If a user requests to have their data deleted, would we still be permitted to keep hashes of user data for later use, even after the original data has been deleted?


2 Answers 2


I believe it might be possible, and could also be useful in many cases, as long as the hashes can't be bruteforced easily. In other words, if the user's data cannot be restored or read in any feasible way, then it's not user data anymore. The problem is that in this case it seems a hash can often be reversed by bruteforcing.

For example, if you hash the user's gender that can either be "male" or "female", then you can only have two possible hashes which can easily be reversed by bruteforcing (you just have to try with either "male" or "female"). A hash of the gender is therefore very likely to be considered "personal data". But if you hash all the user's data in a single hash, maybe by concatenating firstname+lastname+gender+age+etcetera and then calculating the hash, then it's going to be harder to reverse it, but how hard? The age is probably just a number between 0 and 100, the email is often [email protected], lots of first names might be John, lots of last names might be Davis, and so on.

In conclusion, I think that you should only keep the user's data that you really need for legitimate purposes and interests (maybe just the email to avoid another registration in the future, etc.), which should be as little data as possible, and delete everything else. Hashing it is probably a good idea, but I'm afraid hashing can't always be seen as a good excuse to keep all the data you want. It depends.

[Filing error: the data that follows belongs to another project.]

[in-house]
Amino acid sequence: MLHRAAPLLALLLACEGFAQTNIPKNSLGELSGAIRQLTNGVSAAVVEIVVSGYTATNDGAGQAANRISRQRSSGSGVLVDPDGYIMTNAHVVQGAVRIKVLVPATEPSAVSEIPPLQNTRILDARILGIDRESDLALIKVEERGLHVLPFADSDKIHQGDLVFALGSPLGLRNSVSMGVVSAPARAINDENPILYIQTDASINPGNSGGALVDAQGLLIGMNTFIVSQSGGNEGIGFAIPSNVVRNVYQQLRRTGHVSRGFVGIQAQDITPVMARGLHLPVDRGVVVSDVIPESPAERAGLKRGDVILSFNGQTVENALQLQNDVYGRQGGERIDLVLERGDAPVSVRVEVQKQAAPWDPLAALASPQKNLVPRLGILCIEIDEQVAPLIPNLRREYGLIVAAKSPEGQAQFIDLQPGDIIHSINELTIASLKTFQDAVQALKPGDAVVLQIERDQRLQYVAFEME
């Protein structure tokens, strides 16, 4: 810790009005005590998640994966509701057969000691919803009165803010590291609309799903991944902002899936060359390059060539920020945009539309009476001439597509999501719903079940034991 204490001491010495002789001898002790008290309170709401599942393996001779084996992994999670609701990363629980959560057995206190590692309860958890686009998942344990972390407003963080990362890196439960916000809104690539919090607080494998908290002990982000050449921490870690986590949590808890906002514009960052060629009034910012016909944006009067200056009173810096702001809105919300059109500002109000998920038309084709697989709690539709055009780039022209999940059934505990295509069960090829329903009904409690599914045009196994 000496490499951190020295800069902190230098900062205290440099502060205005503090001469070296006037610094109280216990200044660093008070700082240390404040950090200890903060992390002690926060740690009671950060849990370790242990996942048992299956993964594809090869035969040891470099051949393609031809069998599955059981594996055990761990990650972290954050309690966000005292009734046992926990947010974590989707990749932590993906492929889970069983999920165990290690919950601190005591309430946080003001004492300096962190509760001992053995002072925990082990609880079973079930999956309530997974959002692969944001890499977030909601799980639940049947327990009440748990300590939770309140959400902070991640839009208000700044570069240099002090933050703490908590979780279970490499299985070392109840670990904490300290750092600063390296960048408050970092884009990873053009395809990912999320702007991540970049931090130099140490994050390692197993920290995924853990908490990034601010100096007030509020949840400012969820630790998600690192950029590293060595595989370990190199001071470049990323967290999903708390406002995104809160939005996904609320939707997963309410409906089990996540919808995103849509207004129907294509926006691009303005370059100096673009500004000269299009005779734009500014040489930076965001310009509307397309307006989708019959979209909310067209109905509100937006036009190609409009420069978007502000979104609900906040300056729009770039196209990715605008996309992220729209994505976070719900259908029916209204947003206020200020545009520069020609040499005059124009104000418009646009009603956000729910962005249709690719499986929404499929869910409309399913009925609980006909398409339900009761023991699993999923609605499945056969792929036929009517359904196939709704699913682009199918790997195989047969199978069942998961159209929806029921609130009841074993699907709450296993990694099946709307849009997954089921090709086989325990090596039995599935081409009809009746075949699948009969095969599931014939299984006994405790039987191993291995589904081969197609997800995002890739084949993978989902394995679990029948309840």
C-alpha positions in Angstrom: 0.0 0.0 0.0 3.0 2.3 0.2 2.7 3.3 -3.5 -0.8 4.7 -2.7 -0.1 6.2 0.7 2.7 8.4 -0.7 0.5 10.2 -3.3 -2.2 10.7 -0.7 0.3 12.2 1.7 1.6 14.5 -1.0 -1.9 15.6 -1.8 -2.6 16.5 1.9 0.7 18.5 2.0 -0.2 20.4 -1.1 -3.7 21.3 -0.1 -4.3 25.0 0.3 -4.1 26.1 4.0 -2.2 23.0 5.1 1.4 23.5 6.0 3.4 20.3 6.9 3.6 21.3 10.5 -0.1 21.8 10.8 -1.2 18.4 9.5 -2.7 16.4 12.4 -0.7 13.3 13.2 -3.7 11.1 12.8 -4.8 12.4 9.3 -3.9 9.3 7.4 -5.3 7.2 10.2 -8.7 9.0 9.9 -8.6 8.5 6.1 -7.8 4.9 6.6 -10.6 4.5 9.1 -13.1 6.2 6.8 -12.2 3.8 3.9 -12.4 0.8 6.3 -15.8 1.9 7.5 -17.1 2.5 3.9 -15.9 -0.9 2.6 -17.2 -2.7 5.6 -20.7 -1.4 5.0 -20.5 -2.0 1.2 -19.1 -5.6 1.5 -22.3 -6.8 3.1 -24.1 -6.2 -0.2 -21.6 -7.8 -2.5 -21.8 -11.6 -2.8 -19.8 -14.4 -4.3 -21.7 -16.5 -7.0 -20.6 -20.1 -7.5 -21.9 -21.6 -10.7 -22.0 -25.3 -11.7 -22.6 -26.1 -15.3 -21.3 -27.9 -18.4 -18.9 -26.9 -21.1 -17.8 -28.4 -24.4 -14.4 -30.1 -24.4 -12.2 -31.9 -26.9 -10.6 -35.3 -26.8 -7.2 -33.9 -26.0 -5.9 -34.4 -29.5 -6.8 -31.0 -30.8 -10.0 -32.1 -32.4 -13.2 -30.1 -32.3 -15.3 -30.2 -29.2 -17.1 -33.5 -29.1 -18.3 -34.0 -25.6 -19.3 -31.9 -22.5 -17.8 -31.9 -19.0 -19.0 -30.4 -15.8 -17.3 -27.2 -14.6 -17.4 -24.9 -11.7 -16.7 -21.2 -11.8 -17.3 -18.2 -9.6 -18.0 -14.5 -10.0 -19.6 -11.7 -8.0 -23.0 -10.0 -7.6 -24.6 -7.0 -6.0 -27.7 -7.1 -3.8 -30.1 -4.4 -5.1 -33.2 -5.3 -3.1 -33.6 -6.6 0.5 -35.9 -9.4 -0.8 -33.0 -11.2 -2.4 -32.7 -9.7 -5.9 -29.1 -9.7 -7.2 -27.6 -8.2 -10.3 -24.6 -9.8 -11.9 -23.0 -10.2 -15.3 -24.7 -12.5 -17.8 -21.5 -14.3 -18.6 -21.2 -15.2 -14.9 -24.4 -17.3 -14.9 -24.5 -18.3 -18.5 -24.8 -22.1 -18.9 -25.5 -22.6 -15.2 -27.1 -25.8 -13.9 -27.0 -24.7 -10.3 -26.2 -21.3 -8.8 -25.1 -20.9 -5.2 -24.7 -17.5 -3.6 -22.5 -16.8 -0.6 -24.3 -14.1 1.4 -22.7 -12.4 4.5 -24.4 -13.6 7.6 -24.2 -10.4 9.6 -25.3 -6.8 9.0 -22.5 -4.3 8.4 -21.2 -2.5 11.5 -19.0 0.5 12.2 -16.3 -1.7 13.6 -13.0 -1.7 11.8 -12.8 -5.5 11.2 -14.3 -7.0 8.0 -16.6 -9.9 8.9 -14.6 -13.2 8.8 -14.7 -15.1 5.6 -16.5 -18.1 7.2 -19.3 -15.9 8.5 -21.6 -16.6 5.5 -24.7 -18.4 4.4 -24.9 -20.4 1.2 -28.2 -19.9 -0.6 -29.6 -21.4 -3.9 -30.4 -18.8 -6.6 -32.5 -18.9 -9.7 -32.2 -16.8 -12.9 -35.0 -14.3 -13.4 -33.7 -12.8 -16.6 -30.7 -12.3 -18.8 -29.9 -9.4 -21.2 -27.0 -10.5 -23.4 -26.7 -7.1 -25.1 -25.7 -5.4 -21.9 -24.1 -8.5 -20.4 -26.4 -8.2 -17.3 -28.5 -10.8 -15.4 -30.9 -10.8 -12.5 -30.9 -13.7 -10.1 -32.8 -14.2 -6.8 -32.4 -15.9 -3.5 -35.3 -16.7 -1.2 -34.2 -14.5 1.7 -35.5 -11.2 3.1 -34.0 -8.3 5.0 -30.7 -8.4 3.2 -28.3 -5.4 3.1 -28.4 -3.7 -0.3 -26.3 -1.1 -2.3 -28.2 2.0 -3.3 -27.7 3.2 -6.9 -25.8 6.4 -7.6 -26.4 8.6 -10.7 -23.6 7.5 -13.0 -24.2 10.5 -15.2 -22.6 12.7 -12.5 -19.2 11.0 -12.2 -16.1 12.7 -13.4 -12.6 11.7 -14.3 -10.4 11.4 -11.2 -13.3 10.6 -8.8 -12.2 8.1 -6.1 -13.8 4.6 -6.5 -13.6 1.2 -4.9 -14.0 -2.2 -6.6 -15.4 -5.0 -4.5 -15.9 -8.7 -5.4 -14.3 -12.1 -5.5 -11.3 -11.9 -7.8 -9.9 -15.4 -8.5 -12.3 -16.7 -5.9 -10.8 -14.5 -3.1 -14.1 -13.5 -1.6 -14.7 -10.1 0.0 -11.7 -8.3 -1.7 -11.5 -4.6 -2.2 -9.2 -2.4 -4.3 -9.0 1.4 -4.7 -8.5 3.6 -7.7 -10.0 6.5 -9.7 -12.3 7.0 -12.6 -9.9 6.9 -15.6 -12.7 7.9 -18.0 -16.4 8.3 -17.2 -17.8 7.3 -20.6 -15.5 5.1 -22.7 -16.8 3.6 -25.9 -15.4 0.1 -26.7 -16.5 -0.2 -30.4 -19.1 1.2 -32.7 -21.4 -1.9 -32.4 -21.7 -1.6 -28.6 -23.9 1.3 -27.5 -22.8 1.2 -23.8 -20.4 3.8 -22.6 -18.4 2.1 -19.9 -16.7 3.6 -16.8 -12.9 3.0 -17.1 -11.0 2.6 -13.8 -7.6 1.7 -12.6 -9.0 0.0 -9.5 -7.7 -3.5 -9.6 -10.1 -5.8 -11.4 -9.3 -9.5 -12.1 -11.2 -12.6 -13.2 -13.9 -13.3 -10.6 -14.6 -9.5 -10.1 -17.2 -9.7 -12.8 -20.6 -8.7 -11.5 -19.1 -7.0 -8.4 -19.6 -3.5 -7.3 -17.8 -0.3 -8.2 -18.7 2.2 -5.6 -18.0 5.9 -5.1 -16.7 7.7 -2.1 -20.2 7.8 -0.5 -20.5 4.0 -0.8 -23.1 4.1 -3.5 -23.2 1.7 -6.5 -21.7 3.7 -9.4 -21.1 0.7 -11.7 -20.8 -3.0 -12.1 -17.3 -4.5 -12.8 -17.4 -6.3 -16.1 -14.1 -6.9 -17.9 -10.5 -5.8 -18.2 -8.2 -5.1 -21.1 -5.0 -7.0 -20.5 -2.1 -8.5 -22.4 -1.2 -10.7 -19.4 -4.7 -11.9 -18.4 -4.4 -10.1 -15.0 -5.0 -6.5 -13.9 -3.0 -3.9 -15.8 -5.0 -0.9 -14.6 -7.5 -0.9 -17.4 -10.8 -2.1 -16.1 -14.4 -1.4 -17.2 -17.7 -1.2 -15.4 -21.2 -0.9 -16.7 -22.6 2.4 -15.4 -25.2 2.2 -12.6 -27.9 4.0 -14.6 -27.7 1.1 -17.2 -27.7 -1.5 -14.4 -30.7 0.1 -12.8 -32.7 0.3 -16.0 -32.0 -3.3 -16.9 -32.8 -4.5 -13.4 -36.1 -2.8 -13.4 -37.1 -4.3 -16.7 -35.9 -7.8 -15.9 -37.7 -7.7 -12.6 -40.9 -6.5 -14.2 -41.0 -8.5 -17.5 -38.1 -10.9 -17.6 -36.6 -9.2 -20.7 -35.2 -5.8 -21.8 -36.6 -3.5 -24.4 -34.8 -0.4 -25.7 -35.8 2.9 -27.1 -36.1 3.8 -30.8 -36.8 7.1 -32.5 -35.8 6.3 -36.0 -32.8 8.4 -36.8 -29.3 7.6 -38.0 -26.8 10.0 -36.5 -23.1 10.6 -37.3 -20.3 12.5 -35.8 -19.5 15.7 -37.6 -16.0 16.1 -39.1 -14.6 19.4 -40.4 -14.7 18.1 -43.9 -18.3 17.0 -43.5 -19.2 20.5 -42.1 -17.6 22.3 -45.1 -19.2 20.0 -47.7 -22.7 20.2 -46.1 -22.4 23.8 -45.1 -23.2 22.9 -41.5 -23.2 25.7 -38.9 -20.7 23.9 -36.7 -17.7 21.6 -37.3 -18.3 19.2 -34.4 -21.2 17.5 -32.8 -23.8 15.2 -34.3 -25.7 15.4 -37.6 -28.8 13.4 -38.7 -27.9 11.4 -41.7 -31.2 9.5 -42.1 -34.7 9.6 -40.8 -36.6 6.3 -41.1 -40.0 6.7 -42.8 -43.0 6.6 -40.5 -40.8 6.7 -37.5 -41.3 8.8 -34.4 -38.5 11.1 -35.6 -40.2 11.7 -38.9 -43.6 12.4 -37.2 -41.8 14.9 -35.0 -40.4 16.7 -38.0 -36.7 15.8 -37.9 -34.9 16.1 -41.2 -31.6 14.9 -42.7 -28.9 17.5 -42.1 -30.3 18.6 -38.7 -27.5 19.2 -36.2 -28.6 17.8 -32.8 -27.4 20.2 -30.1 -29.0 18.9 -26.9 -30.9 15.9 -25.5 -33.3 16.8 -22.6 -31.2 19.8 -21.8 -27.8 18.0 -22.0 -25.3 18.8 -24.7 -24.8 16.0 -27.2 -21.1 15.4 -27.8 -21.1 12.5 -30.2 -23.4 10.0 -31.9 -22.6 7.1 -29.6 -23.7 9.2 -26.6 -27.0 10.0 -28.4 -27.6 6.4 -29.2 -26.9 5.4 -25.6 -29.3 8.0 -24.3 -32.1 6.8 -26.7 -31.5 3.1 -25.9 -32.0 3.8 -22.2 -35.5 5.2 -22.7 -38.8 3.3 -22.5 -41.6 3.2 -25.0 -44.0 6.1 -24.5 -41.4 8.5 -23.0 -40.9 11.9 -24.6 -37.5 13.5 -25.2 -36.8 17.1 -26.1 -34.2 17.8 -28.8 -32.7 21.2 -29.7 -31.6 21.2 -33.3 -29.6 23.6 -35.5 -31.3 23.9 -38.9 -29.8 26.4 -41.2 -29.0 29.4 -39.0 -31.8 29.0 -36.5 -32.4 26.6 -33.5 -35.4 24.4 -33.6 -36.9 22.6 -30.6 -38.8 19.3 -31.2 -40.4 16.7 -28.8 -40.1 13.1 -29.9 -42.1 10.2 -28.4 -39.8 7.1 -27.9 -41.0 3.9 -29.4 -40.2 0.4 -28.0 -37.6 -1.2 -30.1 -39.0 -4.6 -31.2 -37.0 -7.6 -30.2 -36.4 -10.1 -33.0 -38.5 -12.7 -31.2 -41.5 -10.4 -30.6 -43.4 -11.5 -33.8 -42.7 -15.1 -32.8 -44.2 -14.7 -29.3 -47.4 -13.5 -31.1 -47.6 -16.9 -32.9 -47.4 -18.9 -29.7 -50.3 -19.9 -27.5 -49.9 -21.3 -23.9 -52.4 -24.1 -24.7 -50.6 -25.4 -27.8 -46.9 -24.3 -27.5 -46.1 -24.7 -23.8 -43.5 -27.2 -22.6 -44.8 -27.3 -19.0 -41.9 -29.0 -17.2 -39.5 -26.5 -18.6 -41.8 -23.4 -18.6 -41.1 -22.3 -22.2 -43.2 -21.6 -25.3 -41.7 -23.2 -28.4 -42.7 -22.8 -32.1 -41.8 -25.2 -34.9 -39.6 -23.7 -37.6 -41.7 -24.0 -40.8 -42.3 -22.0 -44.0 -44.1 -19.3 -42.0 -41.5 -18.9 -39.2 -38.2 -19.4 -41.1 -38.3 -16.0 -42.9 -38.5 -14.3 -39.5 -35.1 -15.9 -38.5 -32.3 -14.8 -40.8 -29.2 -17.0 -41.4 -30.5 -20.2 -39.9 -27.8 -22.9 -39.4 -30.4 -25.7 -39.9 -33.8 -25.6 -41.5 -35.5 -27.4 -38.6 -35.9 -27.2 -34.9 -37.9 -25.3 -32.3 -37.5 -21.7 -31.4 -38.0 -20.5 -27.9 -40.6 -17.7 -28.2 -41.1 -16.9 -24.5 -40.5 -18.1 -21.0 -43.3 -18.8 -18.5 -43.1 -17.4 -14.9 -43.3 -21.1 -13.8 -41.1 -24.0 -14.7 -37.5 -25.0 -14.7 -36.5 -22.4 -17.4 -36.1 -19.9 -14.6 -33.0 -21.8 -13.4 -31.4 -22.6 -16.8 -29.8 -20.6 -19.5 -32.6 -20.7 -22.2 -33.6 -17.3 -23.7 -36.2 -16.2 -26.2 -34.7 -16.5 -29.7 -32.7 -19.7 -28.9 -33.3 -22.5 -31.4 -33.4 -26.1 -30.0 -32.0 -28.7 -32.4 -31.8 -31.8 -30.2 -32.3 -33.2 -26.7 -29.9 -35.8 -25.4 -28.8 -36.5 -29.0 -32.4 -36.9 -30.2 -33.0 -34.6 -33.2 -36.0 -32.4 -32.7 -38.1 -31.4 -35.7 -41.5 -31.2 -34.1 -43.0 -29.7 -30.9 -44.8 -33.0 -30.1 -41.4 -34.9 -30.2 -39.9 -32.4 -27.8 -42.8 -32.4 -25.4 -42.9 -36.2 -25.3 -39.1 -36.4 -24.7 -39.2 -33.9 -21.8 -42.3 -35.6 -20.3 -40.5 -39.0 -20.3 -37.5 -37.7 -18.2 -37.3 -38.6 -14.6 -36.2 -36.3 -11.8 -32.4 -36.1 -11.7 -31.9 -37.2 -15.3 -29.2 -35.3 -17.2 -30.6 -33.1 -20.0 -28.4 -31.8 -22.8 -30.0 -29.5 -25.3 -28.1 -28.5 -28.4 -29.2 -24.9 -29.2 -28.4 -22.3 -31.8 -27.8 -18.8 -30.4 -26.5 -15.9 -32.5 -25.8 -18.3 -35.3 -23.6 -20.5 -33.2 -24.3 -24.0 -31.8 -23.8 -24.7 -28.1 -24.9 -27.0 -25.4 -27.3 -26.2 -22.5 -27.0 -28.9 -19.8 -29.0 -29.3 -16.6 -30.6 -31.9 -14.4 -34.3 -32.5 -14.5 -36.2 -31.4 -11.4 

When reading the law comments then it is important to recognize that any data is either "user data" or "anonymous data" in a given context. These are distinct categories and any data falls in one of these categories. The same data can fall into different categories for different contexts.

Furthermore it is important to recognize that "pseudonymized data" is "user data".

When you must delete "user data" then you have either to really delete it or you have to anonymize it. Be aware that pseudonymization is not sufficient and that it could be very hard to proof that your data is anonymized and not just pseudonymized.

Unsalted Hashing can be easily reversed using Rainbow-Tables. For MD5 it is often enough to paste the hash into Google. Therefore it is only pseudonymized data. Therefore it is still user data that have to be deleted.

You must log in to answer this question.

Not the answer you're looking for? Browse other questions tagged .